Learning a language can be hard sometimes but if you really like it that can give you the motivation to keep going and it feels great after you've gotten past something that used to seem challenging before.

1 year ago

https://www.duolingo.com/HenryJTyson

Thank you very much :)

1 year ago

https://www.duolingo.com/Katykate_1

Staying motivated 24/7 is probably not possible, it comes and goes. You gotta force yourself a little bit when it's gone, but yeah. What are your goals? Do you want to live in Spain? Or do you learn it just for fun? Goals are important :3

1 year ago

https://www.duolingo.com/HenryJTyson

I'm learning Esperanto for fun. I am thinking of learning Italian or Norwegian after I (hopefully) become fluent in Esperanto.

1 year ago

https://www.duolingo.com/DragonPolyglot
DragonPolyglot
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Motivation is probably one of the hardest things to do for language learning. Firstly, you'll need to remind yourself sometimes why you want to learn a language in the first place, especially while hurdling over the toughest challenges. I prefer to focus on a few small things, like animal names or conjugation, each day. I also know people who just learn at least one thing every day and others who rush through everything and then go back to review several times. Try experimenting and see what works best for you. I also recommend doing things like reading about the culture(s) or exposing yourself to the media (TV, music, books, etc) in the language regularly.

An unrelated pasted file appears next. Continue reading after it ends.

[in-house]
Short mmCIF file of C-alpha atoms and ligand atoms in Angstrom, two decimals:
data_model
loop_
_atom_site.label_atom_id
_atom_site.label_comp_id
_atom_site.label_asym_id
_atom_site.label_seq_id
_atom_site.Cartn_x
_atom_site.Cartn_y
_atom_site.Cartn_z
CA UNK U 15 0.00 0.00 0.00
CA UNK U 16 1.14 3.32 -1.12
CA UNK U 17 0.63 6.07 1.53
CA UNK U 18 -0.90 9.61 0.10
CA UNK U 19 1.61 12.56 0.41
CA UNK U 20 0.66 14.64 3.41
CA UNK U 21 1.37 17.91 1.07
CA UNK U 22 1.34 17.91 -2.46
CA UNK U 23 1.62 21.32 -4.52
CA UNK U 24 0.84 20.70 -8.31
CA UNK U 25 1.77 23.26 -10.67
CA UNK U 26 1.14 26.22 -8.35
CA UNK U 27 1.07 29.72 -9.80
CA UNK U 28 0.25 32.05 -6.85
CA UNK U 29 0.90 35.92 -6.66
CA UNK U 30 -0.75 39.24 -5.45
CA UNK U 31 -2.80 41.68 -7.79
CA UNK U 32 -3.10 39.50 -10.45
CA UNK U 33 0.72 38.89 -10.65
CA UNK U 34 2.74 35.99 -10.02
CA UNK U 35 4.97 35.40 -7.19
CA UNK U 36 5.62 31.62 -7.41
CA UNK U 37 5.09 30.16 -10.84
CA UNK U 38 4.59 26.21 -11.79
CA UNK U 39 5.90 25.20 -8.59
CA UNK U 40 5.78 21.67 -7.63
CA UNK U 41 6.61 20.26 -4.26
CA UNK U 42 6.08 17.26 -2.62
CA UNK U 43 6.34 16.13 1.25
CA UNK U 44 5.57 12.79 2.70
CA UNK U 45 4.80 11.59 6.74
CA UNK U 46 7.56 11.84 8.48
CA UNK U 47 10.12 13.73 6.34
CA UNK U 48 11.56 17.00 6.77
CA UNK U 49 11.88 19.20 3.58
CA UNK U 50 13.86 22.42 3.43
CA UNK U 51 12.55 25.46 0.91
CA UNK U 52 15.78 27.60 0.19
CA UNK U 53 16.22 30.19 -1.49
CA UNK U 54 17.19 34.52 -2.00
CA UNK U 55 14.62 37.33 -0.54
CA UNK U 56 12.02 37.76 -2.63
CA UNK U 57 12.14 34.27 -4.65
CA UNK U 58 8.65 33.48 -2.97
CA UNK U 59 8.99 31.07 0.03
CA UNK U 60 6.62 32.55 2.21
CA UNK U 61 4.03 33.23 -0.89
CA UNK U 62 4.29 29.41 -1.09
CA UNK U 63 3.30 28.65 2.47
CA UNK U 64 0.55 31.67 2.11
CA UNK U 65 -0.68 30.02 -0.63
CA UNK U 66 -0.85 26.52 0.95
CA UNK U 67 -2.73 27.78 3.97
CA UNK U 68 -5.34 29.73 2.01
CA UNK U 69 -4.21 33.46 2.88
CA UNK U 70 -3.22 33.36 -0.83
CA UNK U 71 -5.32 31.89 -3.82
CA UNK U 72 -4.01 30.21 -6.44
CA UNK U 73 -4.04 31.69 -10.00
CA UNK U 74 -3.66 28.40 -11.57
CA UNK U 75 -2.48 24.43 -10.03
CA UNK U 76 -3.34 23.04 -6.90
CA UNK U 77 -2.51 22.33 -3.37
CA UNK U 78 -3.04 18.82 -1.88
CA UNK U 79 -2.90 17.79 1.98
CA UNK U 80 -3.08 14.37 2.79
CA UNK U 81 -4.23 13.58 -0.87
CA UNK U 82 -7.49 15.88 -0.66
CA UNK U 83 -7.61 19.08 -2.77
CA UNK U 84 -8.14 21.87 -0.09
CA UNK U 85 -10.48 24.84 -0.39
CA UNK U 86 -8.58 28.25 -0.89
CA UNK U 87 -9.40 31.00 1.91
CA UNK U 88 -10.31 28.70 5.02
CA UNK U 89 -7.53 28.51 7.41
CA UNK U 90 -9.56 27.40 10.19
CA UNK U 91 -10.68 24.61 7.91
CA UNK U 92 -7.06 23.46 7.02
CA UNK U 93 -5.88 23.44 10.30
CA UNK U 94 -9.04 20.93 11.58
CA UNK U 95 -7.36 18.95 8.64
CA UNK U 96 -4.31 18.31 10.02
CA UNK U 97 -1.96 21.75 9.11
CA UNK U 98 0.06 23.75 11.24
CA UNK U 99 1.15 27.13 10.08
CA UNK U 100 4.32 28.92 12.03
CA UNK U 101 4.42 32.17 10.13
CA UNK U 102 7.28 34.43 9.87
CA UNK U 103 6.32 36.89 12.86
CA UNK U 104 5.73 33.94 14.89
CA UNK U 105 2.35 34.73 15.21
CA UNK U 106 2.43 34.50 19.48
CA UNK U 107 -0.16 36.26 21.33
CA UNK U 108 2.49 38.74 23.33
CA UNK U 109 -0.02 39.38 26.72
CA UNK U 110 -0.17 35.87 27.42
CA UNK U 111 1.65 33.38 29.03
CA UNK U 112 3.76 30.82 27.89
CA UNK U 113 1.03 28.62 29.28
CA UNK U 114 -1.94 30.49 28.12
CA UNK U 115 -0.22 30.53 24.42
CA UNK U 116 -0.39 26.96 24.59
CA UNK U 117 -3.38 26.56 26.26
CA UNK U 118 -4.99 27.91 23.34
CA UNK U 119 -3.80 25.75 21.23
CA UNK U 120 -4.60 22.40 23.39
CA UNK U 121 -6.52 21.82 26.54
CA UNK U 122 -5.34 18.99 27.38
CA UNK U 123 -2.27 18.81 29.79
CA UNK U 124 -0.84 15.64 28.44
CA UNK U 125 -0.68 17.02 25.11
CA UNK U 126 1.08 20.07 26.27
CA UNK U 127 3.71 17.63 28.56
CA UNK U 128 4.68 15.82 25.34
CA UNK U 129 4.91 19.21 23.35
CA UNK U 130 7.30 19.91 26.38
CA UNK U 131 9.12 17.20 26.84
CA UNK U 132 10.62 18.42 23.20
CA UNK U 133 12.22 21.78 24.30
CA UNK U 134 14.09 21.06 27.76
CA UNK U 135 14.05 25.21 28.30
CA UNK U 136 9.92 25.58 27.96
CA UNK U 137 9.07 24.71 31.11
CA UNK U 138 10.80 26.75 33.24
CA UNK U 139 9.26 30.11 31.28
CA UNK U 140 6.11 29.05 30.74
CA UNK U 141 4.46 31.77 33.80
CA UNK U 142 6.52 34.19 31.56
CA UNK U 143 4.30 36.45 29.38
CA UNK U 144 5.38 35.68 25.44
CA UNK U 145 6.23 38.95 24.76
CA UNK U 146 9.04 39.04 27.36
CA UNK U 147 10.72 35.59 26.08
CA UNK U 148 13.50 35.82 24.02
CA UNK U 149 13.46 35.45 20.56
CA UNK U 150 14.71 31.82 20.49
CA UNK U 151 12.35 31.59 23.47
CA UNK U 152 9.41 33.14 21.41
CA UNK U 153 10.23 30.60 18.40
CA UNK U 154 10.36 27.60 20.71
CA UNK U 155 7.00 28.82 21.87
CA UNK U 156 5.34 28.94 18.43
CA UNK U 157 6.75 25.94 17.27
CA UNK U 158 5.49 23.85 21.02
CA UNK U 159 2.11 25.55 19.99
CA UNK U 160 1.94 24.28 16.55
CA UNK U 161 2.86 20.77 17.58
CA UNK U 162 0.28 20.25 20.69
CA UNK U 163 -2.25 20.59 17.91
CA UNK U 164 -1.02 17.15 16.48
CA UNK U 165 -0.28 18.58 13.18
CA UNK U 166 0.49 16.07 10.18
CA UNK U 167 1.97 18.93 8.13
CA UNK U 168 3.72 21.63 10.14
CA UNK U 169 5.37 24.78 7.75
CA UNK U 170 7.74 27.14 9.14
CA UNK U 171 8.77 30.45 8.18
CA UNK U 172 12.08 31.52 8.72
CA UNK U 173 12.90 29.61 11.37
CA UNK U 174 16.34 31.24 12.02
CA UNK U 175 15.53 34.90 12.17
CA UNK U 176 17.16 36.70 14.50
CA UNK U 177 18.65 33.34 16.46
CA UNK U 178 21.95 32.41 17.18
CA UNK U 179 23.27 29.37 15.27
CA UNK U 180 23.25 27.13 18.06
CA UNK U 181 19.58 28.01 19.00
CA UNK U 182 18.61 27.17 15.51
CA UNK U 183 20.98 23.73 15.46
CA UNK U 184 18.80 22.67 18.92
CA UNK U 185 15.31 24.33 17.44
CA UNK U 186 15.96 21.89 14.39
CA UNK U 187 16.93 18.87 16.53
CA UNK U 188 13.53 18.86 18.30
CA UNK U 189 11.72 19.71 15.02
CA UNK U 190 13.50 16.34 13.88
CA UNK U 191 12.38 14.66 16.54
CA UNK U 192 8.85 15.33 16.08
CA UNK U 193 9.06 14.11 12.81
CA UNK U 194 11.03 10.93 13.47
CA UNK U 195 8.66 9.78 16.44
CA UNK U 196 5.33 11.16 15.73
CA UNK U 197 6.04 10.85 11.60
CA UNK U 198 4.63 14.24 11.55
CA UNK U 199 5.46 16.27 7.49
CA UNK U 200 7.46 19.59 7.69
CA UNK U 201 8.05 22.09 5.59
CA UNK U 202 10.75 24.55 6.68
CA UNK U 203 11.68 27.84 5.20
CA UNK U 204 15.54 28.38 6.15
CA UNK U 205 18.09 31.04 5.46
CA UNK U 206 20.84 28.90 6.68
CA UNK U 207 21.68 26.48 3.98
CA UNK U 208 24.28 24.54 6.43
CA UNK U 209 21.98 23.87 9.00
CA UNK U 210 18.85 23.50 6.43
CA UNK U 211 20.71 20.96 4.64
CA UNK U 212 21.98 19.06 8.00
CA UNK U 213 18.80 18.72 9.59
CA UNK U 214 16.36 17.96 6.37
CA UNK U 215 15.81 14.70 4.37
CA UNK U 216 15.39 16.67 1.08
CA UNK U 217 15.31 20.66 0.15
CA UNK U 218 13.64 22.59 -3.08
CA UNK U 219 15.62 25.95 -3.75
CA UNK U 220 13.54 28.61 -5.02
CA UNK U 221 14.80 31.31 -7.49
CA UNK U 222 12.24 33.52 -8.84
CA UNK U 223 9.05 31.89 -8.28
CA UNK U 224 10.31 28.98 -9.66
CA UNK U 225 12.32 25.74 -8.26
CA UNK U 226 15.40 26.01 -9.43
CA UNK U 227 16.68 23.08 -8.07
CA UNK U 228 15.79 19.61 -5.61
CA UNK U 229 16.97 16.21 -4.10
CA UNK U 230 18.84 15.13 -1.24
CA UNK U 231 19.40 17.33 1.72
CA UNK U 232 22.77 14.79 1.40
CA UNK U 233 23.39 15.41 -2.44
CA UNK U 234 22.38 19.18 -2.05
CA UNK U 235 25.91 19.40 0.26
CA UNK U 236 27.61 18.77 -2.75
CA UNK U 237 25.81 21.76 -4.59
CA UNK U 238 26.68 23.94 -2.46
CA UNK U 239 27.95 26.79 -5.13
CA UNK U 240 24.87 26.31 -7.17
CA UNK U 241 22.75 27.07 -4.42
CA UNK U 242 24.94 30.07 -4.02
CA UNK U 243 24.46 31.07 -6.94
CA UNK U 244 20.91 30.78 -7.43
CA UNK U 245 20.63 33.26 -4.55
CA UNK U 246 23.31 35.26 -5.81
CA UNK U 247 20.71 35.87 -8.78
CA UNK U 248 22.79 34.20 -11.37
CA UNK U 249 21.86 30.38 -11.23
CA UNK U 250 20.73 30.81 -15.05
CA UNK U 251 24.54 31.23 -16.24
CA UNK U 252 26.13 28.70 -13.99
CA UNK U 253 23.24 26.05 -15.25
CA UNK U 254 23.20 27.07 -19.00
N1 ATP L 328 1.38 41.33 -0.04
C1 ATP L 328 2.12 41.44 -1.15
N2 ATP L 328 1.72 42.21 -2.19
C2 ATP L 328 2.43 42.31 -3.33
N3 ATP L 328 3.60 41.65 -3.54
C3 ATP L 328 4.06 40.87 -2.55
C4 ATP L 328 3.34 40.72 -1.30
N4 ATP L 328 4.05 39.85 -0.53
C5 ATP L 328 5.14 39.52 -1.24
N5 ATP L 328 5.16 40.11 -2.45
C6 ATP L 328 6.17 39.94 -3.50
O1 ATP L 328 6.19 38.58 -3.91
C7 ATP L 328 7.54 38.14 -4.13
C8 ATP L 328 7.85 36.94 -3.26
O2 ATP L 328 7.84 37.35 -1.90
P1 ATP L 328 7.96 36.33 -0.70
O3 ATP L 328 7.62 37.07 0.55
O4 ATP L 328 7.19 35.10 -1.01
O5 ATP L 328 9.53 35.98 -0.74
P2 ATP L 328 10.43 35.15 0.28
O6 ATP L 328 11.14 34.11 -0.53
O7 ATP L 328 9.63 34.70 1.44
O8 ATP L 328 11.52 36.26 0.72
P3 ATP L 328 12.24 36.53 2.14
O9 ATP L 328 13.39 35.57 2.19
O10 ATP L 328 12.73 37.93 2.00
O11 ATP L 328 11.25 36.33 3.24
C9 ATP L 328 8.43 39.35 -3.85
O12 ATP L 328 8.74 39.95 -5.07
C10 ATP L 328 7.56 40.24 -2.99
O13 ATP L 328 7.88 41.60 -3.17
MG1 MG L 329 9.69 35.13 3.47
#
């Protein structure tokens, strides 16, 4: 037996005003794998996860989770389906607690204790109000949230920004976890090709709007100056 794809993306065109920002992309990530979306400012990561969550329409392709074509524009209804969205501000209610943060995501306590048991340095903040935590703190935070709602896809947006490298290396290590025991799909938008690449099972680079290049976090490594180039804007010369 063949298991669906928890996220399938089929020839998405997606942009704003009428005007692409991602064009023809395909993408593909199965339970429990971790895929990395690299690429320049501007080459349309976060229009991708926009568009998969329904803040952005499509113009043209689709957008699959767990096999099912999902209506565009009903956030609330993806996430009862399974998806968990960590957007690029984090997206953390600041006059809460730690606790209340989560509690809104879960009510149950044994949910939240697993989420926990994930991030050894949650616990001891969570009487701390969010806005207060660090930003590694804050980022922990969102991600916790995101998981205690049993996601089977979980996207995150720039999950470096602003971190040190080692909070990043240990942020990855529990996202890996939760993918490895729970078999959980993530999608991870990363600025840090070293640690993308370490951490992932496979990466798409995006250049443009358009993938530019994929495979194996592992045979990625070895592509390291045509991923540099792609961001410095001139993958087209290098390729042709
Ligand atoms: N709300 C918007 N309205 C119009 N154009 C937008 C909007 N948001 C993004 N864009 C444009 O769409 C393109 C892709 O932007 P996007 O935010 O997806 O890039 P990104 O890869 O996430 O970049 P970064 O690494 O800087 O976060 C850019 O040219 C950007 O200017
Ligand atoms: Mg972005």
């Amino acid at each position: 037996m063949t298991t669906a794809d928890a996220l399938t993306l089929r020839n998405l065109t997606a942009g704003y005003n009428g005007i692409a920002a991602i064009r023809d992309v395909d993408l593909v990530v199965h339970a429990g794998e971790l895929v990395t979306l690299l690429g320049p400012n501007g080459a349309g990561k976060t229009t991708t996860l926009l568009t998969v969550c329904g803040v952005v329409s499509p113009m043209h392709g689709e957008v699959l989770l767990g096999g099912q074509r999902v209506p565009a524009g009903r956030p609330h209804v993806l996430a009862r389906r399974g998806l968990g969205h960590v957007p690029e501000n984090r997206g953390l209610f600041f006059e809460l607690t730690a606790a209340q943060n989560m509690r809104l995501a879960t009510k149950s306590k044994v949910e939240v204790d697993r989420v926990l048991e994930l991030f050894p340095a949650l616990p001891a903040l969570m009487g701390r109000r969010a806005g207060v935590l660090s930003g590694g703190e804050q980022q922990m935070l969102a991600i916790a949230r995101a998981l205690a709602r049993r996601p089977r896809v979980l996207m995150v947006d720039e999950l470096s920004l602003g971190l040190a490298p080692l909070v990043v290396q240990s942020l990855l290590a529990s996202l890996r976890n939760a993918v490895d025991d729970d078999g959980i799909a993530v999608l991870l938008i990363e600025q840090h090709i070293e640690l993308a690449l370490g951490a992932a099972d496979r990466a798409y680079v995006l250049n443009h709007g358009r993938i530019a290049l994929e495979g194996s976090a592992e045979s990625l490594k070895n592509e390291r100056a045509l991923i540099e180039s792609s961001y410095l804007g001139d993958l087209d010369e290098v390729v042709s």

Phrases like "slow and steady wins the race", "practice makes perfect" and "follow your heart" are good things to keep in mind while learning a language.

1 year ago

https://www.duolingo.com/HenryJTyson

This was very helpful. Thank you very much.

1 year ago

https://www.duolingo.com/HenryJTyson

Also, how should I pace myself? With me, I want to learn a language as fast as I can, and then I forget everything and give up. What shall I do?

1 year ago

https://www.duolingo.com/elizadeux
elizadeux
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I agree with DragonPolyglot that "slow and steady" wins the race. People who say they want to learn a language fast often do give up. (There was a video I saw about this recently but I need to find it.) If you choose to learn a language in a way that you enjoy "follow your heart," then it will probably be easier to pace yourself and be more consistent.